Just when UCSB women's hoops coach Lindsay Gottlieb thought Braylon Edwards couldn't hurt her anymore, he rose up from the fantasy grave Monday night and inflicted the greatest pain of all. After benching Edwards in the wake of his zero-point performance the previous week, Gottlieb watched in agony on Sunday as Bernard Berrian(notes) (3 points), Chad Ochocinco(notes) (7), Chris Johnson (3), Marion Barber(notes) (5) and Julius Jones(notes) (3) failed to produce. Naturally, on Monday, Edwards scored 12 in his debut for the Jets. Playing him would have helped Harsh Reality overcome Team Shipoopi. Instead, Gottlieb's team suffered a five-point defeat to drop to 2-3. Our response? We're putting Edwards on the trading block and will dump him for any semi-decent running back or receiver we can scavenge. For this week's showdown with Madden's Madness (Kurt Warner(notes), Michael Turner(notes), Fred Jackson, Michael Bush(notes), Devin Hester(notes), Nate Washington(notes), Jermichael Finley(notes)), we're contemplating a major shakeup: If our waiver claim on Matt Hasselbeck(notes) goes through (we'd cut Trent Edwards(notes) to make room), I'm recommending starting him (vs. Arizona) over Carson Palmer(notes) (vs. Texans). "I'm not feeling it," Gottlieb said Thursday. "One hit to the back or ribs and he could be out – plus we're also starting Julius Jones, and that's one too many Seahawks for me." If we don't get Hasselbeck, the plan is to claim Chad Henne(notes). This week we're looking for some Cheesehead magic at Lambeau – we have Greg Jennings(notes), Mason Crosby(notes) and the Green Bay defense in the lineup. Edwards? Not a chance. Gottlieb is grumpy just thinking about it, but one thing did make her smile: Friday is the first day of practice for her defending Big West champions.

View gallery

Braylon Edwards
(Lynne Sladky/AP Photo)

I'm starting to think my buddy Malibu is a bit of a lost cause: Unbeknownst to me, he traded Donovan McNabb(notes) – by far his high scorer in Sabbath Bloody Sabbath's 25-point defeat to Locals Only last week – for Seahawks halfback Jones. He was doing a solid for A-Man, his son, but whatever – he's now the Al Davis of fantasy. Jones joins a dubious running backs roster that includes Barber and underachievers LaDainian Tomlinson(notes), Darren Sproles(notes) and Reggie Bush(notes). This week Sabbath (1-4) faces Varmint Poontang (allow me to mention, once again, that this is a classy league), whose lineup includes Drew Brees(notes), DeAngelo Williams(notes), Jamal Lewis(notes), Dwayne Bowe(notes), Jennings, Edwards (that's the sound of Gottlieb screaming in the background), Brent Celek(notes) and Chris Cooley(notes). With Barber on a bye, Sabbath is trotting out a lineup that includes Kurt Warner, Joe Flacco(notes), Sproles, Jones, Hines Ward(notes), Berrian, Johnny Knox(notes) and Todd Heap(notes). Malibu did take my advice on some minor transactions: He picked up Marc Bulger(notes) as a third quarterback and made waiver claims for Lee Evans(notes) and Pierre Garcon(notes) (conditionally releasing Mohamed Massaquoi(notes) and Steve Breaston(notes)). I really like his chances … of falling to 1-5.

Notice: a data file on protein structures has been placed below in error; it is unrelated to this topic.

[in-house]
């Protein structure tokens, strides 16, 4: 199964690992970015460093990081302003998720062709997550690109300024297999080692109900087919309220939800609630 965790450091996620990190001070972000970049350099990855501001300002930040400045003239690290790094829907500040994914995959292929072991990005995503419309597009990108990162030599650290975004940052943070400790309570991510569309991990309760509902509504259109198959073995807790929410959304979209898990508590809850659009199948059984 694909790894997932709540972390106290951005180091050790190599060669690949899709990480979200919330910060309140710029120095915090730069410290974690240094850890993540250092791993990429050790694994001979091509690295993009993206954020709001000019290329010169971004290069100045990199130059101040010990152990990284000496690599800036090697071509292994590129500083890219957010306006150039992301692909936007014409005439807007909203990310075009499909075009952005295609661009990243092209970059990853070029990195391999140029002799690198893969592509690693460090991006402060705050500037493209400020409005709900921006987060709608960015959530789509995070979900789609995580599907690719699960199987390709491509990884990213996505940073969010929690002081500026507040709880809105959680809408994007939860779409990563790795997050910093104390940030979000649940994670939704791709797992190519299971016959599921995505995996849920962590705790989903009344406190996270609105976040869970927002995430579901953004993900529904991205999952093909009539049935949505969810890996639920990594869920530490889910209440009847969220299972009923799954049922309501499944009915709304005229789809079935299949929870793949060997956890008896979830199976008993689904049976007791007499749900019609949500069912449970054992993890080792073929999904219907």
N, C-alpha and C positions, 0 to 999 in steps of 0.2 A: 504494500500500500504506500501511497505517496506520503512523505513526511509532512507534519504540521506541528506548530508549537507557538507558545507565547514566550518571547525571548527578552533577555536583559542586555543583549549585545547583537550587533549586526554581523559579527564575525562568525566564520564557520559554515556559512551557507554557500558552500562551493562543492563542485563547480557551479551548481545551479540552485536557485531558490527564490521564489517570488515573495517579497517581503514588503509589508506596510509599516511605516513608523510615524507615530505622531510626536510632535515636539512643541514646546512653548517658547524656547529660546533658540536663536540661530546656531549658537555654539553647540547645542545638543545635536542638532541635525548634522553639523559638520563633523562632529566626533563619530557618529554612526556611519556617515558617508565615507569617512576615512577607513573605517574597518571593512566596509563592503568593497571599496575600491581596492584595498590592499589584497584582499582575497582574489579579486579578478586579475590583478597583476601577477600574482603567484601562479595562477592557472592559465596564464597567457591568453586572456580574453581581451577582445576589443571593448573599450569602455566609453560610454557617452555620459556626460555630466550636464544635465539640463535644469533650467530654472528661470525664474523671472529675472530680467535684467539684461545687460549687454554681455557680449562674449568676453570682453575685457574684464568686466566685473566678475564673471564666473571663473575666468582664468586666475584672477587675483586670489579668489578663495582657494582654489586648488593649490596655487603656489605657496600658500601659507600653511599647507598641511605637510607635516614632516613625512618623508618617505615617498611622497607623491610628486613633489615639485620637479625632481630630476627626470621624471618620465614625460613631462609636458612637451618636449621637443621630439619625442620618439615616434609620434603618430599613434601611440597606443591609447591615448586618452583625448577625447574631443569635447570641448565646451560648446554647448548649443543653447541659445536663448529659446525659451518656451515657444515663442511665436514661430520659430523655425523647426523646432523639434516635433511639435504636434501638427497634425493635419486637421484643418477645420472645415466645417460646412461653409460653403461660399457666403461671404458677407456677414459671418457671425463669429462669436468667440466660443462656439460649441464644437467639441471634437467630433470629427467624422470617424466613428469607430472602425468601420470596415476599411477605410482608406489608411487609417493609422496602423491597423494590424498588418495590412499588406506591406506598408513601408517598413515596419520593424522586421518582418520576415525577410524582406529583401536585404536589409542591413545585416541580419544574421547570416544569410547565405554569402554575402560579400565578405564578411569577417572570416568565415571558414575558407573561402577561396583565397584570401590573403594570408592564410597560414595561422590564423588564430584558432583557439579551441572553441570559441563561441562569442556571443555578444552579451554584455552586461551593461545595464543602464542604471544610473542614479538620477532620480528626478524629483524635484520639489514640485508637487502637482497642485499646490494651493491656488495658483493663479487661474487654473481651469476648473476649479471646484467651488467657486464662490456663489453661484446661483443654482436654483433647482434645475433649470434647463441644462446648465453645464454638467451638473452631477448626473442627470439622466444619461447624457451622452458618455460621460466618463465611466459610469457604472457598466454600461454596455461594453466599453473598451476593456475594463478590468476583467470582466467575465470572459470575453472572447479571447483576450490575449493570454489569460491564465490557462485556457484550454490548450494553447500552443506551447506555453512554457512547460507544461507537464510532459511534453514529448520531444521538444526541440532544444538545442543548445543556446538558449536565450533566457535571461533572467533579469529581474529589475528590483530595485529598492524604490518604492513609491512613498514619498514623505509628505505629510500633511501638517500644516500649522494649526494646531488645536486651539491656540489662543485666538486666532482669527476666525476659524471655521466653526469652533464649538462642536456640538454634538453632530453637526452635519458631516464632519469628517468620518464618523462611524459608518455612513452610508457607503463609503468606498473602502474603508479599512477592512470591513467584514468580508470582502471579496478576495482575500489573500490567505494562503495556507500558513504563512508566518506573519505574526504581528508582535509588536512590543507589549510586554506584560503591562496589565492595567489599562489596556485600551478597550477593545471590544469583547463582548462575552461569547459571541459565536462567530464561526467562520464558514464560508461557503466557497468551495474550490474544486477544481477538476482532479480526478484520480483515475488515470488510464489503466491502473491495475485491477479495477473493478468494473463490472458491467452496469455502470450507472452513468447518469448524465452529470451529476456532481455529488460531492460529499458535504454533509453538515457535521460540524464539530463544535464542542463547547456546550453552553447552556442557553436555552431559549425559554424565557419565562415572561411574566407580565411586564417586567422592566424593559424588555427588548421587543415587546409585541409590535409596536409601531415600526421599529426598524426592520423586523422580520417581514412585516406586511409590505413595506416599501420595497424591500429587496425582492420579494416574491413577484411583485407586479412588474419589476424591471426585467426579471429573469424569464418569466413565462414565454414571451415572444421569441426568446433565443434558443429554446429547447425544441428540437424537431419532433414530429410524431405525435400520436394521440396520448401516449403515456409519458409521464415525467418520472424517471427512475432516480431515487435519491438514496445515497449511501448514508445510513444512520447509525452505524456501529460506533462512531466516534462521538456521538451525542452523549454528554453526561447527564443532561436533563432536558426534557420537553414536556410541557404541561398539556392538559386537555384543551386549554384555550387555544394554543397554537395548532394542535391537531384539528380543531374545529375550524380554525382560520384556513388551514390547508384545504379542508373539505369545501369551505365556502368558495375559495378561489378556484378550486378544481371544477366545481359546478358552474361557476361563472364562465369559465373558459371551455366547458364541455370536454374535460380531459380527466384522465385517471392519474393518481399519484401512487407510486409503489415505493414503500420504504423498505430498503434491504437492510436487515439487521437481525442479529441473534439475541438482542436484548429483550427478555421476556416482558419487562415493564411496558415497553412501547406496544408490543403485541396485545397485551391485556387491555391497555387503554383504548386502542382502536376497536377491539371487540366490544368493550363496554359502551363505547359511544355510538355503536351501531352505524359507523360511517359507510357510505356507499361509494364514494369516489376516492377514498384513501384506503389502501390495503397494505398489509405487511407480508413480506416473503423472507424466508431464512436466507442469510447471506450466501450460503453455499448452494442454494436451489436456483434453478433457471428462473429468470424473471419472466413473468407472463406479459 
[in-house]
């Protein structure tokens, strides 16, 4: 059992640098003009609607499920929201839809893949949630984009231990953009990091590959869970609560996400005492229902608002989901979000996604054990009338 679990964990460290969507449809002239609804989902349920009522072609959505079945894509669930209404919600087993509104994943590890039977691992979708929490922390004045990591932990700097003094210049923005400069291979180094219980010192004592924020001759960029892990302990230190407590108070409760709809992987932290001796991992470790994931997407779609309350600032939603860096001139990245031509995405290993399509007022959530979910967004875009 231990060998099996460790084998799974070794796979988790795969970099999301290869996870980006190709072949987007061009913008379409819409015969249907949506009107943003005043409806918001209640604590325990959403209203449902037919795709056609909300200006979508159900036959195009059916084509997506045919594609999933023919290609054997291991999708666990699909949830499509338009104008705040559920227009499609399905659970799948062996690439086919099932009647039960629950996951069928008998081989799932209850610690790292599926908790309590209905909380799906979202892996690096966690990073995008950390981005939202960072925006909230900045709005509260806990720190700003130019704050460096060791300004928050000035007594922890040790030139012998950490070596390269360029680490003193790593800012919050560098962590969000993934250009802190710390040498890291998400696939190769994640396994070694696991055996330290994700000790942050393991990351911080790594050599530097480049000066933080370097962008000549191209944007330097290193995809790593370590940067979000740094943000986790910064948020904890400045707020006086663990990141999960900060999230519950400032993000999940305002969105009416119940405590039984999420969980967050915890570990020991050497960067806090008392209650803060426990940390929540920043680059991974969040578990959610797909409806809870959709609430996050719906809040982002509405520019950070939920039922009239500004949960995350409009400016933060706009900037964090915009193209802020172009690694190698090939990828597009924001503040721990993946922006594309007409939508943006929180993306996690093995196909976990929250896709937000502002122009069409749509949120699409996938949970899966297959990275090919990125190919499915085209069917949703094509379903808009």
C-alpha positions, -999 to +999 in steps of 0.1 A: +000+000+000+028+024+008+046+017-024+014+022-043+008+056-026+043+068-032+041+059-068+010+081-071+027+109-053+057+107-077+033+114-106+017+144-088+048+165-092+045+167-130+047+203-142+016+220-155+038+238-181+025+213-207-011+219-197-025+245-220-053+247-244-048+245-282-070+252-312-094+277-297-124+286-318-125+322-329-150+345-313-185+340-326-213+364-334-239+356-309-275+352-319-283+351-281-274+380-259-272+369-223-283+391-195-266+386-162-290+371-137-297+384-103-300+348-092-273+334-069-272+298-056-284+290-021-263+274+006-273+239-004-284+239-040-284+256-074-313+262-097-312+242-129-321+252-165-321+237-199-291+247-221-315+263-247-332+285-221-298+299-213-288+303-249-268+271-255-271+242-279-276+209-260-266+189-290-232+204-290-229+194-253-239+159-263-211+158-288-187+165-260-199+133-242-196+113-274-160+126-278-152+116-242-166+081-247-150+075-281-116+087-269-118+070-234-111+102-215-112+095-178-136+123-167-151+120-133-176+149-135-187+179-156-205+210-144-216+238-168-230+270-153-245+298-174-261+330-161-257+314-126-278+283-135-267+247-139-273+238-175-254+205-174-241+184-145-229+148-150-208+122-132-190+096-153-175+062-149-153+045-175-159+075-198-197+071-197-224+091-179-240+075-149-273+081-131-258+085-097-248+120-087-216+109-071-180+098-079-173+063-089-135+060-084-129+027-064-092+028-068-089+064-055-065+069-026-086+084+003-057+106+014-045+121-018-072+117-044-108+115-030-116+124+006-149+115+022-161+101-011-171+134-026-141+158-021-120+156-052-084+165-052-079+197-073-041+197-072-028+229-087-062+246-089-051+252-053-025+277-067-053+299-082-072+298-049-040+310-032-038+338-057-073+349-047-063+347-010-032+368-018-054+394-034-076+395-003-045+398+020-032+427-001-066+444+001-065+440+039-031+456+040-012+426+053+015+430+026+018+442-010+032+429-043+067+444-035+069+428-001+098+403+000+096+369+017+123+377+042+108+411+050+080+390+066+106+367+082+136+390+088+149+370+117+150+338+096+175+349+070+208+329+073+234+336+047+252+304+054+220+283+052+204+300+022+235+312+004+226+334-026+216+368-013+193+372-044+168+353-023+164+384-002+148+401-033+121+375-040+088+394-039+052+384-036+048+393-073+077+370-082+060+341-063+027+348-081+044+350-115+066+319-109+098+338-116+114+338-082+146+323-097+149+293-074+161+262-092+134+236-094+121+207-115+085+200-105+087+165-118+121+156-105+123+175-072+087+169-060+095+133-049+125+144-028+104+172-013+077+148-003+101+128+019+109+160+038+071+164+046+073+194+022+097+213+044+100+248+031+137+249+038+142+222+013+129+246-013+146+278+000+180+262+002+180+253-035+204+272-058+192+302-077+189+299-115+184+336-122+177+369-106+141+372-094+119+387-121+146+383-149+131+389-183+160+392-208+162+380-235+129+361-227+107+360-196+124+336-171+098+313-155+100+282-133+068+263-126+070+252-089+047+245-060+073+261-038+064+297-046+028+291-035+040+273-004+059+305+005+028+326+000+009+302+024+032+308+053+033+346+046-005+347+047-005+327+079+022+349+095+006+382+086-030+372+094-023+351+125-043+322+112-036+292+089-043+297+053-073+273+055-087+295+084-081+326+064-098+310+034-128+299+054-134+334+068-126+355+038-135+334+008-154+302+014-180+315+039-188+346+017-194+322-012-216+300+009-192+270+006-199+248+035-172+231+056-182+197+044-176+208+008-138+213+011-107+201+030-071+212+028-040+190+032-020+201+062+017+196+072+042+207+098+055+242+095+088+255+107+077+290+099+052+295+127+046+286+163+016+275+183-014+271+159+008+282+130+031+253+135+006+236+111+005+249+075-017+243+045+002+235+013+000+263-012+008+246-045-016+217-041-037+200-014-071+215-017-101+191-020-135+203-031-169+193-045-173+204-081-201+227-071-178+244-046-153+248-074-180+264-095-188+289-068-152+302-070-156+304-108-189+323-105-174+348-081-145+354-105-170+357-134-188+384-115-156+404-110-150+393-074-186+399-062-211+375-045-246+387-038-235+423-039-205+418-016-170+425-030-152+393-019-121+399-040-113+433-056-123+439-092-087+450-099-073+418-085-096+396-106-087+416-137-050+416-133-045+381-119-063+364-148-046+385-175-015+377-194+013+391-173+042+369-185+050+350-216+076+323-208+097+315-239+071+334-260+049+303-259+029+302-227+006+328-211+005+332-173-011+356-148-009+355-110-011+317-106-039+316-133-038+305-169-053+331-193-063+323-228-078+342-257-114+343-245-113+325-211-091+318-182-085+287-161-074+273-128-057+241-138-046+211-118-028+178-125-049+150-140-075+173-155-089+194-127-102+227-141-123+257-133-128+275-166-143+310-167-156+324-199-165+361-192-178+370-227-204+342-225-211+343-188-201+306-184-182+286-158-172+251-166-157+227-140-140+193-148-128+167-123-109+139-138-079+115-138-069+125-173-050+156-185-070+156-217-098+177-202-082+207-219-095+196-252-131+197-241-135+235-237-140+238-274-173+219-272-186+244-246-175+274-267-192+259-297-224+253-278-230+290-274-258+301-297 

Here's what Y! Sports fantasy guru Brad Evans has to add to the doom and gloom:

Silver's recommendation of Hasselbeck over Palmer is well-assessed and accurate. Seattle's Mr. Clean looked spectacular last week lighting up the Jags for 241 yards and four scores. His comfort level with the hurry-up and loads of lethal weapons should prove deadly against an Arizona defense which has allowed 303 passing yards and 2.3 aerial strikes per game to QBs this season. It's criminal he's available. Coach Gottlieb needs to understand Hasselbeck could be Harsh Reality's "Rudy". Over the next seven weeks, no passer has an easier fantasy slate than the Bald Bull (Ari, Bye, at Dal, Det, at Ari, at Min, at StL).

Harsh Reality's on-again, off-again bromance with Banana Hands (Braylon Edwards) is high comedy. Before shipping him down river for a mediocre back, she needs to step back for a minute and readdress the situation. With Jerricho Cotchery(notes) severely hampered by a hamstring injury, the nightclub pugilist should continue to attract a robust amount of targets moving forward. Out from under Eric Mangini's dark cloud, he appears comfortable and determined. His re-teaming with Brian Schottenheimer boosts his value. Monday night's showcase on South Beach was clear-cut evidence he still possesses elite talents. Don't deal him for a Julius Jones-caliber back just yet.

Speaking of Seattle's heaping pile of bland; Malibu's dealing of Jones for Donovan McNabb is John Elway for Mark Herman/Chris Hinton/Ron Solt moronic. Seriously, were you sober? Charles Manson is saner. Varmint Poontang, which must be Bugs Bunny's favorite squad, will likely dismantle Al Davis' merry band of misfits. Though Sproles could produce surprising totals for Sabbath, the Brees-DeAngelo-Jennings thrice will likely lead to Malibu's undoing, an all-too-familiar feeling. When the services of Marc Bulger are sought after, you know desperation has set in. Malibu, it's time to consult the Captain of Spiced Rum Land.